At the crux of the controversy is the practice in which auto dealers underwrite loans and sell them at a "wholesale" rate to lenders. If dealership employees convince borrowers to pay more than the wholesale rate of interest, the dealer and the bank split the extra profit known as "dealer participation" or "dealer markups."
It's a big business. FDIC-insured banks alone hold more than $300 billion in auto loans, with dealers originating nearly 80% of the new credit. Some indirect loans are written at the wholesale rate, but in total those carrying markups earn dealers billions of dollars a year in additional interest.
Exactly how much dealers earn from markups, and who they earn it from, is hard to say. Dealers do not disclose the size of markups or collect data on the races of their customers. In the absence of such statistics, consumer advocates and auto dealers have produced wildly divergent estimates on the size and scope of the alleged problem.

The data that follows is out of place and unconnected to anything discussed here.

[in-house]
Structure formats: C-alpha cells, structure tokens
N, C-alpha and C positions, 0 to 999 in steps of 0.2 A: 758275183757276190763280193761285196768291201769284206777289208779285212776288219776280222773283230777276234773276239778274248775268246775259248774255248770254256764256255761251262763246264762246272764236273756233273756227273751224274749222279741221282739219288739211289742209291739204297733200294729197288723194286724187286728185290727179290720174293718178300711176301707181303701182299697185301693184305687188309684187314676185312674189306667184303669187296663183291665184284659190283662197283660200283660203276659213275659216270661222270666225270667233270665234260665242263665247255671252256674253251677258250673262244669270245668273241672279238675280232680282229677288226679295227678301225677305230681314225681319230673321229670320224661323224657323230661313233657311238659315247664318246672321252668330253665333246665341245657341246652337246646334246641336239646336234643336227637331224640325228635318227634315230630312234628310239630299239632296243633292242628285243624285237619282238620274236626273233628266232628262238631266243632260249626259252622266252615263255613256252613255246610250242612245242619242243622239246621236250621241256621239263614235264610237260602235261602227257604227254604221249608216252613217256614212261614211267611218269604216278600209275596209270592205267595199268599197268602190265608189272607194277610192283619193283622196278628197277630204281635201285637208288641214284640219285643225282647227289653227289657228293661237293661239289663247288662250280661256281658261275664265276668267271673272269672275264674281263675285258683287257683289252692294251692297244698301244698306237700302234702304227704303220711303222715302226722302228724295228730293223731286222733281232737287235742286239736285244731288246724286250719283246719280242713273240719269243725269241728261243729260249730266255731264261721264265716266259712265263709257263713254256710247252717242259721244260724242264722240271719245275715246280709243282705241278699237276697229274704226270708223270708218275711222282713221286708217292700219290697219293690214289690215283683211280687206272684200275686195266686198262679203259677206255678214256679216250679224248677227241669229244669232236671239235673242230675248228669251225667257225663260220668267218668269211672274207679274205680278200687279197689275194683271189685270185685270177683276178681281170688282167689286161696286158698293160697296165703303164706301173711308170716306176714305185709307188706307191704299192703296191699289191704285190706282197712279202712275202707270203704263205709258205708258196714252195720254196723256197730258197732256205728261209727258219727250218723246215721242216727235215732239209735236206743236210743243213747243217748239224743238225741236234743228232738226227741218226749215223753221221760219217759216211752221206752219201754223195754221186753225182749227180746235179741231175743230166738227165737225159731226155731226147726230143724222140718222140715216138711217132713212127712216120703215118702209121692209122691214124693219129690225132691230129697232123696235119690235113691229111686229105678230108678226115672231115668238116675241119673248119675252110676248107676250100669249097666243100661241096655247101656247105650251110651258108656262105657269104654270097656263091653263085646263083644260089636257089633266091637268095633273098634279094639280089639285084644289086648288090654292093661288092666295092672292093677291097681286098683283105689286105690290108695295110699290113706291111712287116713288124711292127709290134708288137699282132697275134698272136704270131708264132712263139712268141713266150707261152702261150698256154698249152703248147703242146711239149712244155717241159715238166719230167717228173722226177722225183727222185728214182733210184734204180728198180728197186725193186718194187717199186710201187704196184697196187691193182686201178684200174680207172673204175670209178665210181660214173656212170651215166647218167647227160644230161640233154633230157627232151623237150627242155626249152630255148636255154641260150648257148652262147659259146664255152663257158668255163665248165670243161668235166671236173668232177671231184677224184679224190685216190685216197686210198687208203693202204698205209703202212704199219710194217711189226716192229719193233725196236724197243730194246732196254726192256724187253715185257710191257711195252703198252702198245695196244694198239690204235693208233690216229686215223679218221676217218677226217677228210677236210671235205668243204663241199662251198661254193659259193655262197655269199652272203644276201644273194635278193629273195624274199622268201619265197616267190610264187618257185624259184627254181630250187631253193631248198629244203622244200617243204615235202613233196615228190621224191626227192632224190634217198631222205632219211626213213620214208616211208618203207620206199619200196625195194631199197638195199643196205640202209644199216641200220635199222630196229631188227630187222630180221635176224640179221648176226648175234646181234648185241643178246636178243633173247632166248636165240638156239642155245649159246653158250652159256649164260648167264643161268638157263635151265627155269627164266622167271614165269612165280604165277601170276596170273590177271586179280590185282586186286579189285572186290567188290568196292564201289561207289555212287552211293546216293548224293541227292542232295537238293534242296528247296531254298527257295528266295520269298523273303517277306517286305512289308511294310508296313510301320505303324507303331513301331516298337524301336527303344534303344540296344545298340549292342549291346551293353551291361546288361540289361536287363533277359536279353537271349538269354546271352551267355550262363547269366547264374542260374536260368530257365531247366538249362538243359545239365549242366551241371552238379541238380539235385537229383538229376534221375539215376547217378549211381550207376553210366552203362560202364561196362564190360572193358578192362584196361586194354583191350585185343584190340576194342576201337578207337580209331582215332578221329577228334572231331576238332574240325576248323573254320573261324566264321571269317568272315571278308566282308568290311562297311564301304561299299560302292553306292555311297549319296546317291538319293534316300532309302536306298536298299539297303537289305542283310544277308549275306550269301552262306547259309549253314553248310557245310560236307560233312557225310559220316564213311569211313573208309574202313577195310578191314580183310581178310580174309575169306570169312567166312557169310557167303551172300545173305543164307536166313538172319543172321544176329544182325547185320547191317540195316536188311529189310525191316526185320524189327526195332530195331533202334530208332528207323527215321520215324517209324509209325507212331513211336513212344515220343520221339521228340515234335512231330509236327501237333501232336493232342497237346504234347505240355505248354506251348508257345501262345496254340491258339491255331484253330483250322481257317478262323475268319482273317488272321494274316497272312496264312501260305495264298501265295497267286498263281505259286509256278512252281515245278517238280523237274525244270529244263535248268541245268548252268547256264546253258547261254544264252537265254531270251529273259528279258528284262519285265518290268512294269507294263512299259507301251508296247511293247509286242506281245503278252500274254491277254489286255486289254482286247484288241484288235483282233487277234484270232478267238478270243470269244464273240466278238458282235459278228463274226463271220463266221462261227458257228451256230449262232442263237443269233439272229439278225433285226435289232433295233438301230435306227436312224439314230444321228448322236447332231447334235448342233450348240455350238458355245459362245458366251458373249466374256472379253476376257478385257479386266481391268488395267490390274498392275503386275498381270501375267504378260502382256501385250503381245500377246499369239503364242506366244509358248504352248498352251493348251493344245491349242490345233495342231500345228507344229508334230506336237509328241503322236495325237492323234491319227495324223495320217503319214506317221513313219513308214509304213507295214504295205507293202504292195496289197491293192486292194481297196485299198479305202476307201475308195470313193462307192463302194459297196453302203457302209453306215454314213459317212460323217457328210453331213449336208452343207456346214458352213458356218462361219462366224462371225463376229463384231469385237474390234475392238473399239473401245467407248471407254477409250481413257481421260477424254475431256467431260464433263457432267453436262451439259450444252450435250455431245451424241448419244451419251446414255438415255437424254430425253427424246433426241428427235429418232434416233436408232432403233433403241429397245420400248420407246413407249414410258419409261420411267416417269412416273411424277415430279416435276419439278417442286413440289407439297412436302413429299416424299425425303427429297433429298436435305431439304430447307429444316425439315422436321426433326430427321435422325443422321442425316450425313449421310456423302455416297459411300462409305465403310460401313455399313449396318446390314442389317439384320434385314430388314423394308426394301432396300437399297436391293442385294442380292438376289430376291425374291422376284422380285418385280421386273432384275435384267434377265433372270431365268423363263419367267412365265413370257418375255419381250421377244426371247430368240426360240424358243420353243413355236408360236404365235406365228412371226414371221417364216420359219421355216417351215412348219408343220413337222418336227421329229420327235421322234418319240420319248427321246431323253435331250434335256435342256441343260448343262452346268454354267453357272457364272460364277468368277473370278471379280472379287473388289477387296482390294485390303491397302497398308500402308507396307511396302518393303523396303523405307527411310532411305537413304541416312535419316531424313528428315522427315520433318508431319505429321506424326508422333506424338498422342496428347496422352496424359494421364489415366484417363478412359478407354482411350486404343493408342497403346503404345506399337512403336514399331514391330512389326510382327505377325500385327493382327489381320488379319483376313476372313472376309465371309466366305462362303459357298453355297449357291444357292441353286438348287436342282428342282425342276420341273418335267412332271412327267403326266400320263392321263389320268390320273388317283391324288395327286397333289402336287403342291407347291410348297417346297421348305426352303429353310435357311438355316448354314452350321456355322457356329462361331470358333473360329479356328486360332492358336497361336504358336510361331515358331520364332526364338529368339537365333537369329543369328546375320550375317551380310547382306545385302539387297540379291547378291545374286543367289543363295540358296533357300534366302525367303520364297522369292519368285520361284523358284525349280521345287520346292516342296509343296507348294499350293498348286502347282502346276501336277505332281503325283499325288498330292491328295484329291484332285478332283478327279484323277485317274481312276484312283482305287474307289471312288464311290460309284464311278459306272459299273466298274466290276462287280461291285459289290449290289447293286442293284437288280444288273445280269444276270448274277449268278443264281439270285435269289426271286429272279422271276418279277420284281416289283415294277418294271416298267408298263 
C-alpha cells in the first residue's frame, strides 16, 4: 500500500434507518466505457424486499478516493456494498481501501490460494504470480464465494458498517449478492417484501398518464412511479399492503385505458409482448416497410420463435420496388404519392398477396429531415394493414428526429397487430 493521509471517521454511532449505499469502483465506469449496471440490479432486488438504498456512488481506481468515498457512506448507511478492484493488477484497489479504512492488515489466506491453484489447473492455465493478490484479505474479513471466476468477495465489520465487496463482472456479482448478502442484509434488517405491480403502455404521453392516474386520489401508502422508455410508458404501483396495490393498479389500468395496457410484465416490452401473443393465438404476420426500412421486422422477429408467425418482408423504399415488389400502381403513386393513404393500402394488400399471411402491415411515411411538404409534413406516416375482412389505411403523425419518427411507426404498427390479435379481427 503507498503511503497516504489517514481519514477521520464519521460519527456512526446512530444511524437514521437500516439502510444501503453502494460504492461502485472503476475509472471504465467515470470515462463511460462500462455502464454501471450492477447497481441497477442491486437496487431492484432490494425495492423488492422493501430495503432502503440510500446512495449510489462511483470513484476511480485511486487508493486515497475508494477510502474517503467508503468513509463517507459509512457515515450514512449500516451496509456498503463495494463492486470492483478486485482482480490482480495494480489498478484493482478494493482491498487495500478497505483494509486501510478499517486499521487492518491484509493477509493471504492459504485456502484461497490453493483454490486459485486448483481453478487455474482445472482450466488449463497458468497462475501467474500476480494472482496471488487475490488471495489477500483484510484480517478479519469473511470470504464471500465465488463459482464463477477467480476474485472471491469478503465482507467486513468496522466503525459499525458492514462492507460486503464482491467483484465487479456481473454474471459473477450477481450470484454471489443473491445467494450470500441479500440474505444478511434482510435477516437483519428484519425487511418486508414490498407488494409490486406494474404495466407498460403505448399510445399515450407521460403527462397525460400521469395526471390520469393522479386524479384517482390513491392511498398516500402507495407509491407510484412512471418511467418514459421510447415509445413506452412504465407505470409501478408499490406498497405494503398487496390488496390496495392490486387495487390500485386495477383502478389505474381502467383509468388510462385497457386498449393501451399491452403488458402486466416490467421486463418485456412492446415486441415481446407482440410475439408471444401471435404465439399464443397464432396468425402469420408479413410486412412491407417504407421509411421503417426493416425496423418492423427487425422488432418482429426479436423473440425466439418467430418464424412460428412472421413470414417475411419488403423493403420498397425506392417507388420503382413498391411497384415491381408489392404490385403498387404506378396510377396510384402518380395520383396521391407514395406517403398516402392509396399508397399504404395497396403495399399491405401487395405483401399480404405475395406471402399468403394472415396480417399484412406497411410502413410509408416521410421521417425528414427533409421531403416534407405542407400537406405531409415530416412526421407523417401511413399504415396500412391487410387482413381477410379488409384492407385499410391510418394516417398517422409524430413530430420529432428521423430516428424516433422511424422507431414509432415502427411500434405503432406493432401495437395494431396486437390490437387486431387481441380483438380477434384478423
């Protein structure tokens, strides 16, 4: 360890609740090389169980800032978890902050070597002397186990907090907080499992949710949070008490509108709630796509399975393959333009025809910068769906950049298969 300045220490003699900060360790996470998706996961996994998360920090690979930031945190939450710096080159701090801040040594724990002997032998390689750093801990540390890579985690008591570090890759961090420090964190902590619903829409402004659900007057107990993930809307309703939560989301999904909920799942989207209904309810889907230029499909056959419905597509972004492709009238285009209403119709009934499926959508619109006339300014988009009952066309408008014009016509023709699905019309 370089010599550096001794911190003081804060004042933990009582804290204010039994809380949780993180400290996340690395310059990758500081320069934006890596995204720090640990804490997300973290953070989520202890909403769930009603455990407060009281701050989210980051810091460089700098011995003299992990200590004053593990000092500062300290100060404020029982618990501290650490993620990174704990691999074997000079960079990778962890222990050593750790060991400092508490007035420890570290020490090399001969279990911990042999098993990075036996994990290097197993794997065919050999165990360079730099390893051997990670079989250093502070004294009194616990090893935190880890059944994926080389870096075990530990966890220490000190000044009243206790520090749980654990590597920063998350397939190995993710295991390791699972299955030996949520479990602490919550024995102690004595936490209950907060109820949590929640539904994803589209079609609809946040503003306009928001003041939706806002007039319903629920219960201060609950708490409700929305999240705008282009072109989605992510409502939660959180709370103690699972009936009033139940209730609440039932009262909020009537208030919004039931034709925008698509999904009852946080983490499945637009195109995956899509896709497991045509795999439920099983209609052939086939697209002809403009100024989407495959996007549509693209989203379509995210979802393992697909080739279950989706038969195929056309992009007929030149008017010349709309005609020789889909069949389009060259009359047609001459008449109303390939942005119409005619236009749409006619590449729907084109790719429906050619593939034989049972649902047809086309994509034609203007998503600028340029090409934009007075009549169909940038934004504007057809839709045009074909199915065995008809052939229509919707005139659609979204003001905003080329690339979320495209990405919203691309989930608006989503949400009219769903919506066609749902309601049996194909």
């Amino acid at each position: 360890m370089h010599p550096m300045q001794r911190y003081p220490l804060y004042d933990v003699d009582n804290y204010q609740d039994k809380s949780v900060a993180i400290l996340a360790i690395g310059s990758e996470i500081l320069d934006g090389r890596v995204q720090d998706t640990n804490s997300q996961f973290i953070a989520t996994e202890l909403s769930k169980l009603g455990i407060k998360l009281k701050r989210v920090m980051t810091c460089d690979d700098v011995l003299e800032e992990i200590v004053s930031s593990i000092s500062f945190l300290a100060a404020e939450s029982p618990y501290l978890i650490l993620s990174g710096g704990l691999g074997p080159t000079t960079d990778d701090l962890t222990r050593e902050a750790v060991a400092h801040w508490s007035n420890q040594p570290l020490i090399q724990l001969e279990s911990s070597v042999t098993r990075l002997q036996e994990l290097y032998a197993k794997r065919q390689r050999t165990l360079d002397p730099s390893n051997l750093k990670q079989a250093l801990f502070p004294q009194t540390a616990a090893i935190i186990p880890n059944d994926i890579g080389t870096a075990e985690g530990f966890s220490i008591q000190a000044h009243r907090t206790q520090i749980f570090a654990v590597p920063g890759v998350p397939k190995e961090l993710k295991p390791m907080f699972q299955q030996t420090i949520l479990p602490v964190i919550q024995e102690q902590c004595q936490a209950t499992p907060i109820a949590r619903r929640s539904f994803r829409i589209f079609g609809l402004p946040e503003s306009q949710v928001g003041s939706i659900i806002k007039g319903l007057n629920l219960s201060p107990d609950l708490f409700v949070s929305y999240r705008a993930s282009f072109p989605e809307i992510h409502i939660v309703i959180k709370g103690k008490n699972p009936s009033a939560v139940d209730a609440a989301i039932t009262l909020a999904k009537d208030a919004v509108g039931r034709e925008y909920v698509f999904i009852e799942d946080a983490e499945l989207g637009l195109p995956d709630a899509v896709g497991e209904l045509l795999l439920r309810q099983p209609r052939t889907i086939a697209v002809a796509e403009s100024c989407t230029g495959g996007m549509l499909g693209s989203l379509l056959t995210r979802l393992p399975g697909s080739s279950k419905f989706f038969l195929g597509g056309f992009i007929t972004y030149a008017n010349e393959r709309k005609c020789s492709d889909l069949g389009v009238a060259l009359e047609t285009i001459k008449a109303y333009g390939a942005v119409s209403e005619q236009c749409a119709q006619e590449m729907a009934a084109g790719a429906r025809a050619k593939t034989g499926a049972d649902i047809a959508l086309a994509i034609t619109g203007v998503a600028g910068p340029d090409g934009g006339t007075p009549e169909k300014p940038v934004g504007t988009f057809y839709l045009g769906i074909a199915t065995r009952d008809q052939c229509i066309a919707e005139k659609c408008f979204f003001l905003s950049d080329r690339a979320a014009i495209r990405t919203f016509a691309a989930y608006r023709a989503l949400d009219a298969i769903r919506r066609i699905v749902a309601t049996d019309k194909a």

The Center for Responsible Lending last year estimated that markups cost consumers $25 billion in 2009. The National Automobile Dealers Association issued a rebuttal concluding that competition between dealers and direct lenders for auto loans had saved car buyers $21 billion in recent years.
Raising suspicions that markups disproportionally hurt minorities is clear evidence that racial disparities have done just that in the mortgage industry. Lumping on extra interest on auto loans would closely resemble the former practice in home lending of imposing "yield-spread premiums," or extra fees that banks used to pay mortgage brokers for locking borrowers into above-market interest rates. Yield-spread premiums were banned two years ago, in part because of evidence that they harmed poor and minority borrowers.
"Any time you have discretionary pricing, you run a significant risk of fair lending concerns," says Christopher Kukla, an attorney with the Center for Responsible Lending. "You can look at this from a fair lending perspective or you can look at it from a consumer protection perspective. There's an issue however you play it."
The CFPB appears to be of the same mind, according to attorneys and other banking industry participants who asked to remain anonymous because of the legal and political sensitivity of the review.